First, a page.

5 ways to overcome procrastination

5 ways to overcome procrastination

5 Minutes to read
Last updated: 15th December


Overcome Procrastination


I’ll do it just after I watch one more video. One more.
I often find myself saying this when I need to get something done. Didn’t matter whether it was a school assignment or a personal project, if I’ve already watched 10 videos on YouTube, how will one more hurt? It was when I had a week left on a 3-month assignment did I realise I messed up. Procrastination isn’t something that can be switched off but its possible to put yourself in a panic like I did to result in just … doing the work. There are many people who wake up one day or mid daydream and realise the life they’re living isn’t what they want. In ways, I felt the same feeling and decided to do something about it. I spent the next hour researching how to stop procrastination and the remaining week finishing the assignment. If you’re reading this and you’re in the same boat or want to use it for future reference, here are a few ways that you can help you overcome procrastination.


Procrastination is all mental, YOU must overcome it. But how?


There’s no way aside from torture that can force you to do something you don’t want to do. Many people suggest to trick yourself mentally into doing the project but that results in having to constantly trick yourself every time you face a problem. This will result in an unhealthy mind and have to constantly lie to yourself.
Instead, think of yourself. Think of what you want out of it, obviously if you have considered doing it, it is of some value to you. Whether it’s a school assignment you don’t want to do, it beats failing and dropping out or getting fired and receiving a bad recommendation.

Overcome procrastination
Overcoming procrastination is all mental.

There is always something to remind you of the importance to complete the task and you must come face on with that and accept it. You need to think of yourself in three stages. Your past, present and future. These three stages apply to other factors of your life, not only procrastination.

Past: Forgive your past self for mistakes and procrastinating. What’s done is done and there’s no need to linger, what you do now can’t change what’s already happened.

Present: Your present self should always be doing something to benefit your future self. Doing 5 minutes of a project now will mean that that’s 5 minutes less for your future self. Cleaning your room now or making your bed right now will mean your future self-doesn’t need to do that.

Future: Everything you do should be to make your future self better. You live for the future. Do this for the future. Everything you do should be to make your future easier.

If you’re worried about what people will think, heres an article we wrote to handle that.

Once you have prepared yourself mentally this way, anything is possible.


Break it down


Start with tasks you like the best. If you’re procrastinating because you have a large project in front of you, it’s better to break down the project into smaller tasks than taking it head-on. Most people use this technique, but doing tasks you enjoy first can result in a majority of the project is complete. if you don’t enjoy any of the tasks, try the 5-minute technique below.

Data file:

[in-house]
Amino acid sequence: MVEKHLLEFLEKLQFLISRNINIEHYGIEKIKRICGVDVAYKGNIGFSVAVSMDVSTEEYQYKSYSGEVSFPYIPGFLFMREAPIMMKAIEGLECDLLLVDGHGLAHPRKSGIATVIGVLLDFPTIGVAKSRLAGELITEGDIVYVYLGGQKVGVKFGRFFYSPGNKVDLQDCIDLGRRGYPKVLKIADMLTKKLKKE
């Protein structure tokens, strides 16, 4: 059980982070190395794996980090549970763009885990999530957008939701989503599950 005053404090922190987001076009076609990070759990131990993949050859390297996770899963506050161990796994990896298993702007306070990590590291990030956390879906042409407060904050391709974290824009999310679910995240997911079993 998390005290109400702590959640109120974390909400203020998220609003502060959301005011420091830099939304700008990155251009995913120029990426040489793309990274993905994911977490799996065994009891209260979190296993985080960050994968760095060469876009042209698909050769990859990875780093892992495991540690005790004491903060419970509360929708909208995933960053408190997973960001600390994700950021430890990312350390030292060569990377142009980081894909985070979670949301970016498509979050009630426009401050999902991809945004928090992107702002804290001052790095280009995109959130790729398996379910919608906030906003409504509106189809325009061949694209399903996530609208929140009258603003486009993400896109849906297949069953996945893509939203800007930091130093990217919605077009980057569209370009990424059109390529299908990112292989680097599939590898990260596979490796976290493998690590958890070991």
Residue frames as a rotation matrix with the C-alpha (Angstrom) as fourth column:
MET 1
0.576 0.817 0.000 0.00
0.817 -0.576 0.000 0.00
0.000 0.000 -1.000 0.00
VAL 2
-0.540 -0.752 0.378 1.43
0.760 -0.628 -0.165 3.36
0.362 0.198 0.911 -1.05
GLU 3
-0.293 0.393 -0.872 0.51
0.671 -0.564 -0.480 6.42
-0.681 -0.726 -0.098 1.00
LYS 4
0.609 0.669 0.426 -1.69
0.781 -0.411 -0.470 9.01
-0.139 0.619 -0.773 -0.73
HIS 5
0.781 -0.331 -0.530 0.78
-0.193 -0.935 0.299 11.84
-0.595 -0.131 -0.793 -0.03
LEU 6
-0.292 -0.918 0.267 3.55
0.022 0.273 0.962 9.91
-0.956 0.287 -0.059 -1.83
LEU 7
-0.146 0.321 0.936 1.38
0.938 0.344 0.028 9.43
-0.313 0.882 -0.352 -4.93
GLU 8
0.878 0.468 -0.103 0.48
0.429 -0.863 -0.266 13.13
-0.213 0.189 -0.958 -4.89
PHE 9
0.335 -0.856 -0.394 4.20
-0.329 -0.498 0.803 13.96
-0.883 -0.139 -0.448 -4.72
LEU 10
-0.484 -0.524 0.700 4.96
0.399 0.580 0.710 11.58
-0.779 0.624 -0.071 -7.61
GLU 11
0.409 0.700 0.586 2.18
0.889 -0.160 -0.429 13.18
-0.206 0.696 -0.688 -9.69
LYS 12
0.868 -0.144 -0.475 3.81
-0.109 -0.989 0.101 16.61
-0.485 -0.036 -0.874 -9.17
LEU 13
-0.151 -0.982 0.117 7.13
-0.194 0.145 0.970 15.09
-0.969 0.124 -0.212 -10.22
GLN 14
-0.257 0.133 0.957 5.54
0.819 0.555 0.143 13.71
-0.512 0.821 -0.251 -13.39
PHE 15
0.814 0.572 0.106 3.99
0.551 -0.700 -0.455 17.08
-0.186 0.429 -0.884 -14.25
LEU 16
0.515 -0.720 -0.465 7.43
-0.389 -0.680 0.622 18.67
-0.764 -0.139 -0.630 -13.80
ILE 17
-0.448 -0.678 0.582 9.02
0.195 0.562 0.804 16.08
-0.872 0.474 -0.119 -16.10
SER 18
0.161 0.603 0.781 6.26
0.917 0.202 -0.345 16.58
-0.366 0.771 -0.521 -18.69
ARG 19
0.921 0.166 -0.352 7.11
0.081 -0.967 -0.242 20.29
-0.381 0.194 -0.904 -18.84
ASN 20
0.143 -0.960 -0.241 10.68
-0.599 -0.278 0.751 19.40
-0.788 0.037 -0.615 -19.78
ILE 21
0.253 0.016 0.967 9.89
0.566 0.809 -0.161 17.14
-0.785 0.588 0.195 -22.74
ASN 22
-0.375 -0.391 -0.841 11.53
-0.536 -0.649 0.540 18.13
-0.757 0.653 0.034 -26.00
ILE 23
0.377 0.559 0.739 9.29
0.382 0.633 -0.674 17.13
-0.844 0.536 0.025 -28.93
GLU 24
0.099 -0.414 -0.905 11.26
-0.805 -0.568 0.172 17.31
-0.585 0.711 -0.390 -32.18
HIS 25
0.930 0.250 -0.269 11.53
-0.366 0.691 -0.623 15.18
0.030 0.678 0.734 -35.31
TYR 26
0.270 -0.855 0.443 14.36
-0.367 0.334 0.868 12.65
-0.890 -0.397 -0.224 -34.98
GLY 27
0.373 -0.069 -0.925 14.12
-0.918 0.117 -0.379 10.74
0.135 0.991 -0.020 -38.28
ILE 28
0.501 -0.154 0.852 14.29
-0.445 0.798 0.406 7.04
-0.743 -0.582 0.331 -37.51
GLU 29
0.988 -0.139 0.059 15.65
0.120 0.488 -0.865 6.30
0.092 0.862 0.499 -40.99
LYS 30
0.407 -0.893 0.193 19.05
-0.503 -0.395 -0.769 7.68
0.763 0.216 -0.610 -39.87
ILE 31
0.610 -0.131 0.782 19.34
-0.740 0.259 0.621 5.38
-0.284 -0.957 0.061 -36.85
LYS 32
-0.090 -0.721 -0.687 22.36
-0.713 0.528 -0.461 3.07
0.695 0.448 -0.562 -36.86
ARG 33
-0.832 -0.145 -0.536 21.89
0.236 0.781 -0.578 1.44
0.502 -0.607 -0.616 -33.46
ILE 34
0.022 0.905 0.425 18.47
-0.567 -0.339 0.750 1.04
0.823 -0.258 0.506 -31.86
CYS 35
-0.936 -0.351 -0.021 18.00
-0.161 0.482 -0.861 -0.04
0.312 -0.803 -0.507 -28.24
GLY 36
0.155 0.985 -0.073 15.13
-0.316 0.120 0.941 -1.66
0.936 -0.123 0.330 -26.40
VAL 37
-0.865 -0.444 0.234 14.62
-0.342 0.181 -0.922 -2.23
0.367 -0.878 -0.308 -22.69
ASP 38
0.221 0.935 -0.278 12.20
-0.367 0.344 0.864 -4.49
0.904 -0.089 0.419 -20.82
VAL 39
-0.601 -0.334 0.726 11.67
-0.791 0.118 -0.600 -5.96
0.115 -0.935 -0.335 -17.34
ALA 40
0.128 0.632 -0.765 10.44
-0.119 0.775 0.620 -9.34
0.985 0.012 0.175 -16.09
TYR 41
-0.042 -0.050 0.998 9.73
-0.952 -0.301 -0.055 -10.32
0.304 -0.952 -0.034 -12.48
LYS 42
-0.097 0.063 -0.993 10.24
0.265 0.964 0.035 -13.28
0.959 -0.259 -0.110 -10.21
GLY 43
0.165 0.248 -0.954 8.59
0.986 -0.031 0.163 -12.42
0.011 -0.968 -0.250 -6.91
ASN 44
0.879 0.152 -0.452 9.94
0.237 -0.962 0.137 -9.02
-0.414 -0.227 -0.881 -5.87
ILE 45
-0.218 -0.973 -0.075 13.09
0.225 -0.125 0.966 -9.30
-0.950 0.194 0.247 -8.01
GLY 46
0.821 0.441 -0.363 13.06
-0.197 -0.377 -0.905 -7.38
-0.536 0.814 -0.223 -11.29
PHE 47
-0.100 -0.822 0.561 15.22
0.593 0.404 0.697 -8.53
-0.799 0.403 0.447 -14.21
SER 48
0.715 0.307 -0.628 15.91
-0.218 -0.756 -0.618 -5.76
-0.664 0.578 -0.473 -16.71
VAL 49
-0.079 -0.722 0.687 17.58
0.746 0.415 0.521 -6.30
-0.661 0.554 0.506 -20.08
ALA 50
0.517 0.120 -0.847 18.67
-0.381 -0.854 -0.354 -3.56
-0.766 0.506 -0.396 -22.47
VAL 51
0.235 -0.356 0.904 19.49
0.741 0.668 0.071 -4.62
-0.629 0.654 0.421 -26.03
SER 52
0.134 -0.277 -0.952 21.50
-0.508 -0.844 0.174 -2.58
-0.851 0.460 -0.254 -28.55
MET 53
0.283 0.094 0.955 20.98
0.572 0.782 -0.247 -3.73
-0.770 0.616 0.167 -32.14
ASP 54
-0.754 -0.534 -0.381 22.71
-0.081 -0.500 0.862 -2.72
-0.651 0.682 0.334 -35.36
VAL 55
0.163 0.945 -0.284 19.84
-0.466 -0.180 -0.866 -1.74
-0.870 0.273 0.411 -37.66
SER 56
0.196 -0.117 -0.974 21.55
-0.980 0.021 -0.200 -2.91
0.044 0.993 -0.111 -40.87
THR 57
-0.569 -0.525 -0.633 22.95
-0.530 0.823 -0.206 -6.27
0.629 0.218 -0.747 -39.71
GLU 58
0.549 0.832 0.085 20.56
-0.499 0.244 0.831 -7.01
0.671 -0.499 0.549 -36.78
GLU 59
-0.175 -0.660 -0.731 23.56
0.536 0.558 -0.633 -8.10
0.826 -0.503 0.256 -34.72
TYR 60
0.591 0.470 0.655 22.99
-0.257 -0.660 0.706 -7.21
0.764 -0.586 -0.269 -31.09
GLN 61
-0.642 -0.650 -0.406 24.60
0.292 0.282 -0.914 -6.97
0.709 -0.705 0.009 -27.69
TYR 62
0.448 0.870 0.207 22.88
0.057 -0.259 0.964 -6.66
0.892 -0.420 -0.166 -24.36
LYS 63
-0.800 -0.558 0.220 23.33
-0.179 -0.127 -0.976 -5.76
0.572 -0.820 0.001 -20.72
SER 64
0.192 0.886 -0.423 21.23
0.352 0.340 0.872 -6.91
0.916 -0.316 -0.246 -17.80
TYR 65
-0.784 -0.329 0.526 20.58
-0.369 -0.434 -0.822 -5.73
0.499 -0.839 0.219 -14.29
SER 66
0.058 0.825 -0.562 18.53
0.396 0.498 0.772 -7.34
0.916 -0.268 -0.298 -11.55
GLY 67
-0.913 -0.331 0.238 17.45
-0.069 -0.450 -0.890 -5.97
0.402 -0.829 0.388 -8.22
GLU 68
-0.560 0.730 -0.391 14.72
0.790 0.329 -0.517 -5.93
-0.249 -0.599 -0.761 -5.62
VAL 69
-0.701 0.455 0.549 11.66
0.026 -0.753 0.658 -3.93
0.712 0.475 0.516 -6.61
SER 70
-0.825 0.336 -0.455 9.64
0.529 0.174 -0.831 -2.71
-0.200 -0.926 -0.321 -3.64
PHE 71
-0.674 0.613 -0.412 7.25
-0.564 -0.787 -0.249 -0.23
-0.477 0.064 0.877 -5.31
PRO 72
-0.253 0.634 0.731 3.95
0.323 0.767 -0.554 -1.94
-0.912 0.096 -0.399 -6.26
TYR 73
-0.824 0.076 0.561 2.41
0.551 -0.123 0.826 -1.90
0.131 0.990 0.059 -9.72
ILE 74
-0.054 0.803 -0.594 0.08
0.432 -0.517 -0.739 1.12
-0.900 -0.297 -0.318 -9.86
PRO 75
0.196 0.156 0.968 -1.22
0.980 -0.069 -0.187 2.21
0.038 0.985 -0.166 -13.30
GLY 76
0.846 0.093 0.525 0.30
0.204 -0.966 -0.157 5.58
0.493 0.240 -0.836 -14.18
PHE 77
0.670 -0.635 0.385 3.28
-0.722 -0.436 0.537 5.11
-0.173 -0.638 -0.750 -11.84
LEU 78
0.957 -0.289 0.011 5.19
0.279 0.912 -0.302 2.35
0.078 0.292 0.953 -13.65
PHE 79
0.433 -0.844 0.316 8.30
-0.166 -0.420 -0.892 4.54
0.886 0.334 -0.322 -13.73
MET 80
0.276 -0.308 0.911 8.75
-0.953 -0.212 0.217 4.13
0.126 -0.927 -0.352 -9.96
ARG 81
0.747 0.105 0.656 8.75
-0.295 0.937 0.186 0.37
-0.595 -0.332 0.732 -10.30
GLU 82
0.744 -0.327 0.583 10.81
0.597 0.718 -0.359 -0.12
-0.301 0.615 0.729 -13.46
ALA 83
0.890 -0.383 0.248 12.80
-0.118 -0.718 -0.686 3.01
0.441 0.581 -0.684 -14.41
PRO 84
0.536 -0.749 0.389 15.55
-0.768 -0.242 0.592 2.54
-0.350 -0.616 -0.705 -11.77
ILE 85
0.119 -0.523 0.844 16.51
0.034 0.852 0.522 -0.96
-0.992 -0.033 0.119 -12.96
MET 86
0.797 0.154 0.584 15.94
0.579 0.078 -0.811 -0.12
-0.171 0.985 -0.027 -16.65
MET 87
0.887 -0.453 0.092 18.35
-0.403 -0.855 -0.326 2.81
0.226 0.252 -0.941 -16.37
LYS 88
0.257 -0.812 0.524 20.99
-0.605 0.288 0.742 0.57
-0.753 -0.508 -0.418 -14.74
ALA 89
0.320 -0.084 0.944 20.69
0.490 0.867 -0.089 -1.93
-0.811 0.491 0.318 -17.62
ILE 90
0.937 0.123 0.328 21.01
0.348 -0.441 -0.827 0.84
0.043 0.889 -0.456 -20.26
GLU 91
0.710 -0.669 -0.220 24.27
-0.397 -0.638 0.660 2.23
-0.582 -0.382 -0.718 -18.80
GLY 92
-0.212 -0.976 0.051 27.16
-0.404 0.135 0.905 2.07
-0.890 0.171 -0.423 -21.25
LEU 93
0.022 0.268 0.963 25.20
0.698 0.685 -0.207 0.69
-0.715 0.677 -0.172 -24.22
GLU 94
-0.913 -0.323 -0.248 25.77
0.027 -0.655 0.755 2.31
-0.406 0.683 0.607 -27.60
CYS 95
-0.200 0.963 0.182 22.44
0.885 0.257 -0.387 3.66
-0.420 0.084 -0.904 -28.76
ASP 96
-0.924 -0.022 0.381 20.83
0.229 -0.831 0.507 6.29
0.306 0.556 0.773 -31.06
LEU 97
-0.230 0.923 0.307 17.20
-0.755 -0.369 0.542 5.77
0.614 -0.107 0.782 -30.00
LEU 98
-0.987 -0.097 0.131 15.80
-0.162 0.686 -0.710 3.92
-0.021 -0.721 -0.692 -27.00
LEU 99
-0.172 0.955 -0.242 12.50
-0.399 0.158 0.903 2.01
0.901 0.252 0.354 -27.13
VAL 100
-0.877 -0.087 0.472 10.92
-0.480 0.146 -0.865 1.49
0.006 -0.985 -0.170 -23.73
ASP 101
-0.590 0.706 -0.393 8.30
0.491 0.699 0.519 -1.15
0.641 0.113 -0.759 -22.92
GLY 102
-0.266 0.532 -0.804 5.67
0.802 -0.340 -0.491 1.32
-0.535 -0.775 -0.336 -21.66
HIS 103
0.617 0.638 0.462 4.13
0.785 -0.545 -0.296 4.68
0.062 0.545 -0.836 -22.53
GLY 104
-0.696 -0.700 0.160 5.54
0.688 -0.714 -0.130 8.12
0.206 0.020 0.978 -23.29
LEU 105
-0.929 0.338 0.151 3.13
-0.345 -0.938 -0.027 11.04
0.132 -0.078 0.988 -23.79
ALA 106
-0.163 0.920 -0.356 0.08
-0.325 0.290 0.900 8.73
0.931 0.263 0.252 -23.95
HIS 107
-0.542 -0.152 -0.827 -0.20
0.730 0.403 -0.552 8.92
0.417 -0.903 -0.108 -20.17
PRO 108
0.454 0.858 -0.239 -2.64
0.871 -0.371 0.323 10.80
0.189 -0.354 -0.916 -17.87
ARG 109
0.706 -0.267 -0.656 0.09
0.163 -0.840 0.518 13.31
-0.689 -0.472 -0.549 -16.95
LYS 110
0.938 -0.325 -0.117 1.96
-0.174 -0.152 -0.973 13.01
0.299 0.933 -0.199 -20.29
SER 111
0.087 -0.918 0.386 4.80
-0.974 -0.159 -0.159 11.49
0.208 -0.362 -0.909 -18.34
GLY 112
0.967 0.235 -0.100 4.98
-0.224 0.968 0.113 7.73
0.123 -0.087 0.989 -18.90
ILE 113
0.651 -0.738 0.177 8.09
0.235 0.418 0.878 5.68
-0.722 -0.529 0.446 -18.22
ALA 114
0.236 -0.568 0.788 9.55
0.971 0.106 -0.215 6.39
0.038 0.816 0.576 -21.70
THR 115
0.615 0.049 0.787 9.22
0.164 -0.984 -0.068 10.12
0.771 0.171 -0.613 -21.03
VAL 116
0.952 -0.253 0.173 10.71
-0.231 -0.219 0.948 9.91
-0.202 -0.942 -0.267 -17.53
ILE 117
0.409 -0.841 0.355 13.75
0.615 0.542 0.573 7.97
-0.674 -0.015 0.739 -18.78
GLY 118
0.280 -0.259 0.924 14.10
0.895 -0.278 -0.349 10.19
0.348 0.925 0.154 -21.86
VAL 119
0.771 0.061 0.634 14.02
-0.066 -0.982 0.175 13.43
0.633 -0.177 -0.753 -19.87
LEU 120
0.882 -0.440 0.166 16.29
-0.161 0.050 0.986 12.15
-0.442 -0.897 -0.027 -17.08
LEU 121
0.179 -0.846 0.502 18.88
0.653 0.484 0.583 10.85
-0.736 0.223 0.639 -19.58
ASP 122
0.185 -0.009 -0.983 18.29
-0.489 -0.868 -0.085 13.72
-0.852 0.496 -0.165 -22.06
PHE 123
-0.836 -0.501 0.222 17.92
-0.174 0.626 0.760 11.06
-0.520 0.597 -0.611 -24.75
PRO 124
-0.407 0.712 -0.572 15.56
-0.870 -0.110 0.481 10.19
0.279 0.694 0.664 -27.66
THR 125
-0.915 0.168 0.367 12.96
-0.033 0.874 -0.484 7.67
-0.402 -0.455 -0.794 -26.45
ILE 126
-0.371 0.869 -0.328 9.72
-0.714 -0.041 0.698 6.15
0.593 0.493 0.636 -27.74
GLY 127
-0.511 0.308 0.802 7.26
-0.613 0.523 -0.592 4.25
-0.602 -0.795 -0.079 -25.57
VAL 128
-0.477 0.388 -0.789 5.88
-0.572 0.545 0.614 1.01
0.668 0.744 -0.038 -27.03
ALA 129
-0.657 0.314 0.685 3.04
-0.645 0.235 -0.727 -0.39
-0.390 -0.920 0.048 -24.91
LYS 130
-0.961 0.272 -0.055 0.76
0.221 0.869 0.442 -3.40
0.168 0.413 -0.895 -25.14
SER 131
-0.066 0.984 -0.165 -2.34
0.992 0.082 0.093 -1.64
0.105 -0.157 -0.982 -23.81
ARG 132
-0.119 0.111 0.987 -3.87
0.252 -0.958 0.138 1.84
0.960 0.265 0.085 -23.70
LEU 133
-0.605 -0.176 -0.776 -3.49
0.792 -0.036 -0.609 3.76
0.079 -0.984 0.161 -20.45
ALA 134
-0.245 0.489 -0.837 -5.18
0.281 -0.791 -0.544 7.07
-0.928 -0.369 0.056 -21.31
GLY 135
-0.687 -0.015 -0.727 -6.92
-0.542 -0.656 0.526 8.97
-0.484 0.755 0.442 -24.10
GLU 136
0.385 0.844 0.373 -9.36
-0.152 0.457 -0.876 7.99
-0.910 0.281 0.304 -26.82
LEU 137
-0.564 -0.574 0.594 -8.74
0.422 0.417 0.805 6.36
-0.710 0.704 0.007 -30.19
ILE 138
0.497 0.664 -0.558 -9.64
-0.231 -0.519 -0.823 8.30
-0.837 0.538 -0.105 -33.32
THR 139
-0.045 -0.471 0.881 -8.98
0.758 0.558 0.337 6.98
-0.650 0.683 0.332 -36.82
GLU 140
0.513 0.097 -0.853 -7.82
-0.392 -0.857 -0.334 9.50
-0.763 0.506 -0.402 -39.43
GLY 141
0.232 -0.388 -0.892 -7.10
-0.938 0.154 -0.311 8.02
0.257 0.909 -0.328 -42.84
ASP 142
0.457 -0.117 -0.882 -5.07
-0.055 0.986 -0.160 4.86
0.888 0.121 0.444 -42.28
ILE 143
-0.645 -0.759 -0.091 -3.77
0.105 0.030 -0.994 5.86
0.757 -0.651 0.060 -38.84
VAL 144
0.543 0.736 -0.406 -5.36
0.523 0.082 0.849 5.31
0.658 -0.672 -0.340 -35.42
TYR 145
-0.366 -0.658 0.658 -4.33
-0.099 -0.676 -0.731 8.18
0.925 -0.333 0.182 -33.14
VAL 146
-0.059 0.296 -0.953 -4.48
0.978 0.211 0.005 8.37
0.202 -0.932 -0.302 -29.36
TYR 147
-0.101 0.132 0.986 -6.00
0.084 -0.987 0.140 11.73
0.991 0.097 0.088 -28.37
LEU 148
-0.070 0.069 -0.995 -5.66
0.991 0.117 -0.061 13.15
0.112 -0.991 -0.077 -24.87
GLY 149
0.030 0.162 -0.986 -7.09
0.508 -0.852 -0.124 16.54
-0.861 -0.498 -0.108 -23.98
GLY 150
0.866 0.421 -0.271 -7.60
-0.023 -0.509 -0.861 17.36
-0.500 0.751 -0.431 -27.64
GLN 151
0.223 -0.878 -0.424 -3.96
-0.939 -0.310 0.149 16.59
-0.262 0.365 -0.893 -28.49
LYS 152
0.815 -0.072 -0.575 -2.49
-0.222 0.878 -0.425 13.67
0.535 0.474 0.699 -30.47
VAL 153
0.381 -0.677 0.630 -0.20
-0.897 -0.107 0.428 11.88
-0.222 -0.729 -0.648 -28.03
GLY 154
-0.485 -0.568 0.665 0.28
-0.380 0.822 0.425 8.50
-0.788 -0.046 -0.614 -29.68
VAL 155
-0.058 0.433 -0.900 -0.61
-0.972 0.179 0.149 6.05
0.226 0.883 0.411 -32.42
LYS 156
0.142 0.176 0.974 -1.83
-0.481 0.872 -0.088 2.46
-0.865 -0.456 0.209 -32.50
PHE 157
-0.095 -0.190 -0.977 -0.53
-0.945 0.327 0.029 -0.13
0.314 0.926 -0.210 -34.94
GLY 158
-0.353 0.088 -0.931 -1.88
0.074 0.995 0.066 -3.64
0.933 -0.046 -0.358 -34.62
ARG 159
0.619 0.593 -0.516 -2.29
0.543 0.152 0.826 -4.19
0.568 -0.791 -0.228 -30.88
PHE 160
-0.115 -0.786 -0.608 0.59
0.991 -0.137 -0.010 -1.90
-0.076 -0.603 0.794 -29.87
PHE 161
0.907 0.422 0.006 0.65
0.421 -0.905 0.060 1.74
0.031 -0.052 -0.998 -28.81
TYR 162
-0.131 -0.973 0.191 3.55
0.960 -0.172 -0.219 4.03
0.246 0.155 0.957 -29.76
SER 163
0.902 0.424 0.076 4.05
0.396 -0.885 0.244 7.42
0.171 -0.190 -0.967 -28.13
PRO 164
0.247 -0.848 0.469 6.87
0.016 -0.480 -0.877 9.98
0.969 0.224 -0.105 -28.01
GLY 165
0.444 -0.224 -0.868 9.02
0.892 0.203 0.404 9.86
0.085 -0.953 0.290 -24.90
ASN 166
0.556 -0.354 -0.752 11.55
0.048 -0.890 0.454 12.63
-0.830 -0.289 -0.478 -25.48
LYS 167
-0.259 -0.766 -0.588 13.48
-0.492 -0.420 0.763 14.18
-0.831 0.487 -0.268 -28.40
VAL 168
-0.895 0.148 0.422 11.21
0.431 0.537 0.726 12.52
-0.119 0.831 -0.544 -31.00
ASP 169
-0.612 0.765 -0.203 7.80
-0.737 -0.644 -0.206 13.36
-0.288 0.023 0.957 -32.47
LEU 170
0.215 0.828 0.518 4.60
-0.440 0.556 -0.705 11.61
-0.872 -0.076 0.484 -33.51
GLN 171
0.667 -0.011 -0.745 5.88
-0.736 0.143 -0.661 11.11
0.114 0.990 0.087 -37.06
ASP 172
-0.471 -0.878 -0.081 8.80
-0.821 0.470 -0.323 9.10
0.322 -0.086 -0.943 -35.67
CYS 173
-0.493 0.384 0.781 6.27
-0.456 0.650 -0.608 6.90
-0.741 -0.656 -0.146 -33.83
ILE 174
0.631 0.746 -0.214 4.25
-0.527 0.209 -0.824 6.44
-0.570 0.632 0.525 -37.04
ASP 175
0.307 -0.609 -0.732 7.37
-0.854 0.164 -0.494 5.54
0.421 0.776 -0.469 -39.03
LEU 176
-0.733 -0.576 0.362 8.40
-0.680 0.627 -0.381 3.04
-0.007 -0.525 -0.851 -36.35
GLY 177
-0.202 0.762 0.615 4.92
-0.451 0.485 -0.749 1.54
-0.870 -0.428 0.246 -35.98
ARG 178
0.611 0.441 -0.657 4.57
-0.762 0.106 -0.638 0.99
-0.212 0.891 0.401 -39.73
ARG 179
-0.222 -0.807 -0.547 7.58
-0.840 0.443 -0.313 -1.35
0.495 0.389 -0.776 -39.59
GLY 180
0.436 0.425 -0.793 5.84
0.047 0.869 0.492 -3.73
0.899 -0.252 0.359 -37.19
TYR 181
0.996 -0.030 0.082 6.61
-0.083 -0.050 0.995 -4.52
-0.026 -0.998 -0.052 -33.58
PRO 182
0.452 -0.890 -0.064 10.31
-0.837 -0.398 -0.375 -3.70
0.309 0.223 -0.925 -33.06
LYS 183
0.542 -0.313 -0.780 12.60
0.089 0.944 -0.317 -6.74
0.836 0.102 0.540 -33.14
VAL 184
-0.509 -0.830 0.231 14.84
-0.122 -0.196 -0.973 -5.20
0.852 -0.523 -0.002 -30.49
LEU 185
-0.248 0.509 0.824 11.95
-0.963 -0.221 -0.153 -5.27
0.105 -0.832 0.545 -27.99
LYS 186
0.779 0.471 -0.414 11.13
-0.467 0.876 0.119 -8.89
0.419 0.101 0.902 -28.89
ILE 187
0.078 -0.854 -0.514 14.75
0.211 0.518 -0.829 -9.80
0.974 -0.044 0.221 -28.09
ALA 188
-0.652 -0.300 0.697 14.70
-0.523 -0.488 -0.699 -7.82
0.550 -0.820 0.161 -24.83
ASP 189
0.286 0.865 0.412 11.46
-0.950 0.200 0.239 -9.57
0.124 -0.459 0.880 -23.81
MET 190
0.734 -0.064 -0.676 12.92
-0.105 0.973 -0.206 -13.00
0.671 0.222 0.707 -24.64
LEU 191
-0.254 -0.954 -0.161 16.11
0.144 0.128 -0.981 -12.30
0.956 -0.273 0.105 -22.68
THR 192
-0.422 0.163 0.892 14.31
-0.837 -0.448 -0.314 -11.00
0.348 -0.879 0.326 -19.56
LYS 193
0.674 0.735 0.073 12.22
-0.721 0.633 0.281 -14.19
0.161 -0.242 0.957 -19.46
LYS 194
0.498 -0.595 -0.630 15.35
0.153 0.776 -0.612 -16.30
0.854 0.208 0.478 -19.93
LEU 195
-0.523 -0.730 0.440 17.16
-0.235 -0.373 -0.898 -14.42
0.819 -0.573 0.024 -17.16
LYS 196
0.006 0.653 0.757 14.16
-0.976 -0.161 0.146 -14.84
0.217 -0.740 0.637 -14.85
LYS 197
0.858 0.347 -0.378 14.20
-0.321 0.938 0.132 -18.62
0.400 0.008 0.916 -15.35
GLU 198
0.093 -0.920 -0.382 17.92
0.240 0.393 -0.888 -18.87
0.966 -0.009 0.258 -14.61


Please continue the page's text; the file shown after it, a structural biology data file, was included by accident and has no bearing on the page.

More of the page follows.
Overcome procrastination
Break it down!

Do 5 minutes then chill


This method worked for me best. I set a timer for 5 minutes exactly and I said to myself that after that 5 minutes, I’m going to take a nap, but only if I worked for 5 minutes. What I found was that after 3 minutes I slowly got into the groove and rhythm of things and when the 5 minutes came, even after the buzzer went off the five minutes turned into an hour. Something you could try.

Overcome procrastination
Life’s better chilling

Reward yourself


This works with the 5 minutes and chill rule above. I would reward myself with every milestone I reached. So if I studied for 5 minutes straight, I would take a nap or eat. My breaks usually last a couple of hours but I found saying just 5 minutes of study and then a reward benefited me the most.


Write everything you need to do


I highly suggest you buy a diary and a journal

Writing what you do on post-it-notes or scraps of paper can be useful but having a to-do list or goals in a diary is a good resource to look back, reflect or remind yourself of what you have to do. I usually rewrite what I need to do hundreds of times to get it through my head and understand. So, having a diary to store all that made it easy to access and know what to do next.


What I suggest you do:


• Change the scene, go to a library, cafe or any public space.
• Tell yourself that doing this project now will mean you do less of it in the future. A little struggle now means more chilling later.
• Break down your project into parts and do the parts you find easiest or interesting.
• Do 5 minutes of the project you think is interesting compared to the others. Time it. 5 minutes exactly.
• After the 5 minutes is up, decide if you want to do a bit more or take a break then reward yourself. Once you’ve done this.
• Repeat.



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